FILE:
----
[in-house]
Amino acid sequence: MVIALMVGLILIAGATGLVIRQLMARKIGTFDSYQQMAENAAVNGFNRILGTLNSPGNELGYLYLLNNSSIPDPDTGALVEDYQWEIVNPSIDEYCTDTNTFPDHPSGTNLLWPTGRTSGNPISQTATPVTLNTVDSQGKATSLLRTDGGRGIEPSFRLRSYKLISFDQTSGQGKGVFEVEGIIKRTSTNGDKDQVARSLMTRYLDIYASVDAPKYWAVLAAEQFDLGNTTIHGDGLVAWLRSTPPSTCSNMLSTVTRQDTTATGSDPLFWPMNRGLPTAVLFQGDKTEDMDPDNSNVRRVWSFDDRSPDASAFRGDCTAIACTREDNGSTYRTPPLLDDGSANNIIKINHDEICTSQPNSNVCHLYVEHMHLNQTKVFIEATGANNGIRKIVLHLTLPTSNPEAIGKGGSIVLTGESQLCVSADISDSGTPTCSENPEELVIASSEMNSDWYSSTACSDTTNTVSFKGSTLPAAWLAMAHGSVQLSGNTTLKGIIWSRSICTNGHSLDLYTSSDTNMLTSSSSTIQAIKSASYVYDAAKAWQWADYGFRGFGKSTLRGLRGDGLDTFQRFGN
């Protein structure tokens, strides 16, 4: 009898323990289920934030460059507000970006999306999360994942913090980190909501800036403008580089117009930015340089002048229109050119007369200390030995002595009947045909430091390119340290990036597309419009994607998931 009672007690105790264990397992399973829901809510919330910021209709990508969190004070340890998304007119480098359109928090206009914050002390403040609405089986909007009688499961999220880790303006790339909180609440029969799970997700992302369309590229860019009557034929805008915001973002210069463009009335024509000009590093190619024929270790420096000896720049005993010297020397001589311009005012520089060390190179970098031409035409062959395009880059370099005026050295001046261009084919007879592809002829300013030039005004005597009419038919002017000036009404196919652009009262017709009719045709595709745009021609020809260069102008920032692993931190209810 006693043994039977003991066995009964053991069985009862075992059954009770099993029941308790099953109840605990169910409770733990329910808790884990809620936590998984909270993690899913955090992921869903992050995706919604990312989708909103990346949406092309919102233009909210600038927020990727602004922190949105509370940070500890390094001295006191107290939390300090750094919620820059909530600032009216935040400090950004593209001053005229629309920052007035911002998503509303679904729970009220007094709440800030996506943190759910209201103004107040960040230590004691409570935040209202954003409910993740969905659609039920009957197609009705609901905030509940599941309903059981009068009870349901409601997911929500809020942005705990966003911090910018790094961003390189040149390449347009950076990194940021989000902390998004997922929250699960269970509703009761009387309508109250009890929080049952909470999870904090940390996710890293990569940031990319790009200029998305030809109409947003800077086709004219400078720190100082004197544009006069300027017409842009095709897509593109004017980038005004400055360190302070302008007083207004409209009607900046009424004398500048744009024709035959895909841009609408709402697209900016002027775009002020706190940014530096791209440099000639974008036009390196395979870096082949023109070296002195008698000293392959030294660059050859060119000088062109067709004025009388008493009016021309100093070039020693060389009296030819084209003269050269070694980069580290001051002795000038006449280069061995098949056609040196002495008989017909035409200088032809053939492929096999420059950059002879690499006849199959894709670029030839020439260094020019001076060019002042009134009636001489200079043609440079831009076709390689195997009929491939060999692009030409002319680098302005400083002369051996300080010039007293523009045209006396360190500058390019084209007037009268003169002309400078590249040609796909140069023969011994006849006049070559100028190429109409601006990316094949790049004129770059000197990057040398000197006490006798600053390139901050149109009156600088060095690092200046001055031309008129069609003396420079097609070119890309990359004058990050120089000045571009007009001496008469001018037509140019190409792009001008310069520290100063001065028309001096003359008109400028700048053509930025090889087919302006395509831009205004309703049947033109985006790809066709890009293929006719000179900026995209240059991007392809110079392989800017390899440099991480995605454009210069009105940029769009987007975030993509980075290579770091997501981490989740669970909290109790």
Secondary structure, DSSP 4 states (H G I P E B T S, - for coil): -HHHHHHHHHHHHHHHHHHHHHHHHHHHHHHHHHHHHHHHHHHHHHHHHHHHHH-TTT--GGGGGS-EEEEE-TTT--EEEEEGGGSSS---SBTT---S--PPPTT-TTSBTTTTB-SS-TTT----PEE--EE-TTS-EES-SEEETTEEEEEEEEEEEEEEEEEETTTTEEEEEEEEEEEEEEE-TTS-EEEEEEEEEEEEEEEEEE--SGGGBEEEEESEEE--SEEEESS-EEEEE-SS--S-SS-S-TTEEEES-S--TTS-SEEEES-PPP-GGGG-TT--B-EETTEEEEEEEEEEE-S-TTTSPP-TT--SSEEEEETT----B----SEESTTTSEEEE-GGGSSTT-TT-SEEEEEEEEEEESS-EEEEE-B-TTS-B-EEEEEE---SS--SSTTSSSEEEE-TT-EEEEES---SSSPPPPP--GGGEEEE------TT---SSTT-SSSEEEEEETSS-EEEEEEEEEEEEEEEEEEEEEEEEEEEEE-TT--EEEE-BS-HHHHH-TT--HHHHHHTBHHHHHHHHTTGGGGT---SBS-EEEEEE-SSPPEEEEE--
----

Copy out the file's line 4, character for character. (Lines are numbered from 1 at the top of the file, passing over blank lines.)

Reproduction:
Secondary structure, DSSP 4 states (H G I P E B T S, - for coil): -HHHHHHHHHHHHHHHHHHHHHHHHHHHHHHHHHHHHHHHHHHHHHHHHHHHHH-TTT--GGGGGS-EEEEE-TTT--EEEEEGGGSSS---SBTT---S--PPPTT-TTSBTTTTB-SS-TTT----PEE--EE-TTS-EES-SEEETTEEEEEEEEEEEEEEEEEETTTTEEEEEEEEEEEEEEE-TTS-EEEEEEEEEEEEEEEEEE--SGGGBEEEEESEEE--SEEEESS-EEEEE-SS--S-SS-S-TTEEEES-S--TTS-SEEEES-PPP-GGGG-TT--B-EETTEEEEEEEEEEE-S-TTTSPP-TT--SSEEEEETT----B----SEESTTTSEEEE-GGGSSTT-TT-SEEEEEEEEEEESS-EEEEE-B-TTS-B-EEEEEE---SS--SSTTSSSEEEE-TT-EEEEES---SSSPPPPP--GGGEEEE------TT---SSTT-SSSEEEEEETSS-EEEEEEEEEEEEEEEEEEEEEEEEEEEEE-TT--EEEE-BS-HHHHH-TT--HHHHHHTBHHHHHHHHTTGGGGT---SBS-EEEEEE-SSPPEEEEE--